State v. Lowman

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Justia Opinion Summary

The Supreme Court affirmed the judgment of the district court convicting Defendant of possession of a controlled substance and two counts of carrying a concealed weapon, holding that there was no merit to Defendant's claims on appeal.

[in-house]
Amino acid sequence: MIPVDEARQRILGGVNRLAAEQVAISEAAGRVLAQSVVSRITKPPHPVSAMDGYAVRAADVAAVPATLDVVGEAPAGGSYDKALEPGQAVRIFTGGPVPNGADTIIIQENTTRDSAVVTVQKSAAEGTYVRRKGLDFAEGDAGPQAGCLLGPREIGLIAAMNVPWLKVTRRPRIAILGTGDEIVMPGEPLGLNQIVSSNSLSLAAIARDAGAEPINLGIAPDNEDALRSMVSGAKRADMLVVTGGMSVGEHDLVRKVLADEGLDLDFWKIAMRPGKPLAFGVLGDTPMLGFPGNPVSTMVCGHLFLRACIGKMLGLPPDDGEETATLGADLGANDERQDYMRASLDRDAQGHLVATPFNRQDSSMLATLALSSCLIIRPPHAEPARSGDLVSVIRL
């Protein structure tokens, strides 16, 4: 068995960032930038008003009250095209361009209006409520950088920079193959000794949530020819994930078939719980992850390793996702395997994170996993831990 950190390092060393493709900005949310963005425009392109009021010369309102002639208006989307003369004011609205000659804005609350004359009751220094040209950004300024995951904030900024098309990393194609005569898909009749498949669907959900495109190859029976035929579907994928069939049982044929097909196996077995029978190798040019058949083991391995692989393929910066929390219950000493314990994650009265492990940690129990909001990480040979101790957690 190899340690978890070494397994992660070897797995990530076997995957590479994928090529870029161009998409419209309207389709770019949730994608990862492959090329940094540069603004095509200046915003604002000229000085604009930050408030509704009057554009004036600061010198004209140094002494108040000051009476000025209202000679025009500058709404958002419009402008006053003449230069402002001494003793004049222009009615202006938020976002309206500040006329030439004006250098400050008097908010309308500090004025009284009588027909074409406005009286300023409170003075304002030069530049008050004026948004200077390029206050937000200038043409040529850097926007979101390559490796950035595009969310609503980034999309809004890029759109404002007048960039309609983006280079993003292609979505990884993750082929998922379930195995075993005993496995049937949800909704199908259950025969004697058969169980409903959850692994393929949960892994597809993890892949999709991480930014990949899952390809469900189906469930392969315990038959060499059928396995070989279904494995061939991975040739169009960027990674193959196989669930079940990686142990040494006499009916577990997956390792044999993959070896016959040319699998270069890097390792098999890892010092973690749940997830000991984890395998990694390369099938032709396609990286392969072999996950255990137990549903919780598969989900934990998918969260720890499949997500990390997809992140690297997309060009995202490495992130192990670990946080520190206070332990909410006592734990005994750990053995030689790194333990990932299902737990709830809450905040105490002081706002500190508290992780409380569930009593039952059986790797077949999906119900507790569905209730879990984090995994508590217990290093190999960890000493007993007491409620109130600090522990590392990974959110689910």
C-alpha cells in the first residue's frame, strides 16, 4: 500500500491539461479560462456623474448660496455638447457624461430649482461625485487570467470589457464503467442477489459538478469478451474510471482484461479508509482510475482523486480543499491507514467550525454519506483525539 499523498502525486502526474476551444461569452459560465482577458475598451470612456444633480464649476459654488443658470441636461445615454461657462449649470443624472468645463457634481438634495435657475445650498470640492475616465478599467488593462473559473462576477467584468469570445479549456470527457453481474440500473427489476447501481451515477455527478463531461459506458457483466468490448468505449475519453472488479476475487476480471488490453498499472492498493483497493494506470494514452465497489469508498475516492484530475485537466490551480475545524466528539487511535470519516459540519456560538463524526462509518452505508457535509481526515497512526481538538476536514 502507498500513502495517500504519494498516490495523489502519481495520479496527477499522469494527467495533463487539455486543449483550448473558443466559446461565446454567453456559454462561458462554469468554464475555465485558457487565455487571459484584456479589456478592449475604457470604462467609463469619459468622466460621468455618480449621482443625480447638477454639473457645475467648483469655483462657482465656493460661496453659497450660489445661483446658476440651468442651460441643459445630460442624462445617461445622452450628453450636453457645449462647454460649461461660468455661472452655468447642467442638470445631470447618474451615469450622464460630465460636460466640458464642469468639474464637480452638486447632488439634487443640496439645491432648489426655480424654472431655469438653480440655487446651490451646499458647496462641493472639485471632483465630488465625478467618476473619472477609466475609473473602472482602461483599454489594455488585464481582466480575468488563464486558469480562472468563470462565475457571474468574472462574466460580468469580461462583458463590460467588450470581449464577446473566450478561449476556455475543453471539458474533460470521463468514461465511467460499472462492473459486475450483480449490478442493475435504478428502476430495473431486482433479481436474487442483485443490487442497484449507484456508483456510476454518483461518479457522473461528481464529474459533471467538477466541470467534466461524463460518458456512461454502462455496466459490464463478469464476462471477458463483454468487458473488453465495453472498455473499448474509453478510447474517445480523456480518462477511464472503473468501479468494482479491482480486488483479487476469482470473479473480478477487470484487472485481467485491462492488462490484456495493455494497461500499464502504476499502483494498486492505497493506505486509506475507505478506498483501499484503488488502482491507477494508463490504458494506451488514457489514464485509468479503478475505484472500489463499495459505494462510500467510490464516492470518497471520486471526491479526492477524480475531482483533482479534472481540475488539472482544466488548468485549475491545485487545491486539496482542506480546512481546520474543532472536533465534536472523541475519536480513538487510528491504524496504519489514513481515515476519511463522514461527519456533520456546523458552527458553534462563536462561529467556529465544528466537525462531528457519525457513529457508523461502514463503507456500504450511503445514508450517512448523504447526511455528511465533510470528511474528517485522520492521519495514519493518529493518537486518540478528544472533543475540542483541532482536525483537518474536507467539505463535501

On appeal, Defendant contended that the district court erred in overruling his motion to suppress, that he received ineffective assistance of counsel, and that the evidence was insufficient to convict him of carrying a concealed weapon. The Supreme Court affirmed, holding (1) because there was no Fourth Amendment violation the court properly overruled Defendant's motion to suppress; (2) there was sufficient evidence to support the verdict; and (3) trial counsel did not perform deficiently.